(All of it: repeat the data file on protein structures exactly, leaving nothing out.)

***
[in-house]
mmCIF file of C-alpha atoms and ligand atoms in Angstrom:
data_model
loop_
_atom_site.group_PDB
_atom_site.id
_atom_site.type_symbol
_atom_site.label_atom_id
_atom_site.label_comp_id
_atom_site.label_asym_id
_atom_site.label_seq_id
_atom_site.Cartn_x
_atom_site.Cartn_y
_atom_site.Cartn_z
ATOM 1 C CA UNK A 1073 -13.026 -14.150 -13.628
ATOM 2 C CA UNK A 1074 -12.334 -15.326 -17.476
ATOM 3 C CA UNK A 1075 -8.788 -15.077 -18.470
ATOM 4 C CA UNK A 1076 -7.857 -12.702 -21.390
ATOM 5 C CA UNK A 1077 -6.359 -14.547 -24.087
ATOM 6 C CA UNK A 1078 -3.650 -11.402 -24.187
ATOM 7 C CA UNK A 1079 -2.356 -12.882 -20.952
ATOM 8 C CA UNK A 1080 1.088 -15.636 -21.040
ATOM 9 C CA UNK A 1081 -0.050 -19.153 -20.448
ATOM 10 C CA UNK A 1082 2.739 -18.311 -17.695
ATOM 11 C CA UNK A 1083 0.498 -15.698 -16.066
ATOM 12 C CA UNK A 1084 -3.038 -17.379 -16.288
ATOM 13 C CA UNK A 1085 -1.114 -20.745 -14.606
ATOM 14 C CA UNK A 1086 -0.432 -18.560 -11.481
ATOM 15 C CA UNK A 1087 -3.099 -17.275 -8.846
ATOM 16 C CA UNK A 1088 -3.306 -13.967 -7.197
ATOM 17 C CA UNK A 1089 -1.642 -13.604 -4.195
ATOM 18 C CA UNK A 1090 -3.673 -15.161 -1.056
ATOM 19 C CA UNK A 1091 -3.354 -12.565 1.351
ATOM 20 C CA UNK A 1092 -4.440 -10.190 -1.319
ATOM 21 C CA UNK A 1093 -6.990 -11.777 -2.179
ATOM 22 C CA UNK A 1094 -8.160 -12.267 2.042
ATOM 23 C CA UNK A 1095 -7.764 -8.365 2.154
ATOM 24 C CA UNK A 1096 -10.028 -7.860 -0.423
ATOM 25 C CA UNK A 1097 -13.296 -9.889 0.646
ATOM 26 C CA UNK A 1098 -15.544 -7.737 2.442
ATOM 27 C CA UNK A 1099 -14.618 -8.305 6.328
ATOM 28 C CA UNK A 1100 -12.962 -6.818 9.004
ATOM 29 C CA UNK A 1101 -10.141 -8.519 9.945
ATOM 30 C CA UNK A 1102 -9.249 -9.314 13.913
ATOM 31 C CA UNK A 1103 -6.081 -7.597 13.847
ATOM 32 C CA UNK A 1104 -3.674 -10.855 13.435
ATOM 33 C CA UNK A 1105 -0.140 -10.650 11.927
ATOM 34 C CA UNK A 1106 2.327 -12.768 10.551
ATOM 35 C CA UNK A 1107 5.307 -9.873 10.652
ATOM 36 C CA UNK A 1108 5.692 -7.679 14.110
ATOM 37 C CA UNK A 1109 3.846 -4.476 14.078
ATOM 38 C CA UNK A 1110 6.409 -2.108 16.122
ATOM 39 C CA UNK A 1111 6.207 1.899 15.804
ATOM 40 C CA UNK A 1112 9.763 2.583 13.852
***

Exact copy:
[in-house]
mmCIF file of C-alpha atoms and ligand atoms in Angstrom:
data_model
loop_
_atom_site.group_PDB
_atom_site.id
_atom_site.type_symbol
_atom_site.label_atom_id
_atom_site.label_comp_id
_atom_site.label_asym_id
_atom_site.label_seq_id
_atom_site.Cartn_x
_atom_site.Cartn_y
_atom_site.Cartn_z
ATOM 1 C CA UNK A 1073 -13.026 -14.150 -13.628
ATOM 2 C CA UNK A 1074 -12.334 -15.326 -17.476
ATOM 3 C CA UNK A 1075 -8.788 -15.077 -18.470
ATOM 4 C CA UNK A 1076 -7.857 -12.702 -21.390
ATOM 5 C CA UNK A 1077 -6.359 -14.547 -24.087
ATOM 6 C CA UNK A 1078 -3.650 -11.402 -24.187
ATOM 7 C CA UNK A 1079 -2.356 -12.882 -20.952
ATOM 8 C CA UNK A 1080 1.088 -15.636 -21.040
ATOM 9 C CA UNK A 1081 -0.050 -19.153 -20.448
ATOM 10 C CA UNK A 1082 2.739 -18.311 -17.695
ATOM 11 C CA UNK A 1083 0.498 -15.698 -16.066
ATOM 12 C CA UNK A 1084 -3.038 -17.379 -16.288
ATOM 13 C CA UNK A 1085 -1.114 -20.745 -14.606
ATOM 14 C CA UNK A 1086 -0.432 -18.560 -11.481
ATOM 15 C CA UNK A 1087 -3.099 -17.275 -8.846
ATOM 16 C CA UNK A 1088 -3.306 -13.967 -7.197
ATOM 17 C CA UNK A 1089 -1.642 -13.604 -4.195
ATOM 18 C CA UNK A 1090 -3.673 -15.161 -1.056
ATOM 19 C CA UNK A 1091 -3.354 -12.565 1.351
ATOM 20 C CA UNK A 1092 -4.440 -10.190 -1.319
ATOM 21 C CA UNK A 1093 -6.990 -11.777 -2.179
ATOM 22 C CA UNK A 1094 -8.160 -12.267 2.042
ATOM 23 C CA UNK A 1095 -7.764 -8.365 2.154
ATOM 24 C CA UNK A 1096 -10.028 -7.860 -0.423
ATOM 25 C CA UNK A 1097 -13.296 -9.889 0.646
ATOM 26 C CA UNK A 1098 -15.544 -7.737 2.442
ATOM 27 C CA UNK A 1099 -14.618 -8.305 6.328
ATOM 28 C CA UNK A 1100 -12.962 -6.818 9.004
ATOM 29 C CA UNK A 1101 -10.141 -8.519 9.945
ATOM 30 C CA UNK A 1102 -9.249 -9.314 13.913
ATOM 31 C CA UNK A 1103 -6.081 -7.597 13.847
ATOM 32 C CA UNK A 1104 -3.674 -10.855 13.435
ATOM 33 C CA UNK A 1105 -0.140 -10.650 11.927
ATOM 34 C CA UNK A 1106 2.327 -12.768 10.551
ATOM 35 C CA UNK A 1107 5.307 -9.873 10.652
ATOM 36 C CA UNK A 1108 5.692 -7.679 14.110
ATOM 37 C CA UNK A 1109 3.846 -4.476 14.078
ATOM 38 C CA UNK A 1110 6.409 -2.108 16.122
ATOM 39 C CA UNK A 1111 6.207 1.899 15.804
ATOM 40 C CA UNK A 1112 9.763 2.583 13.852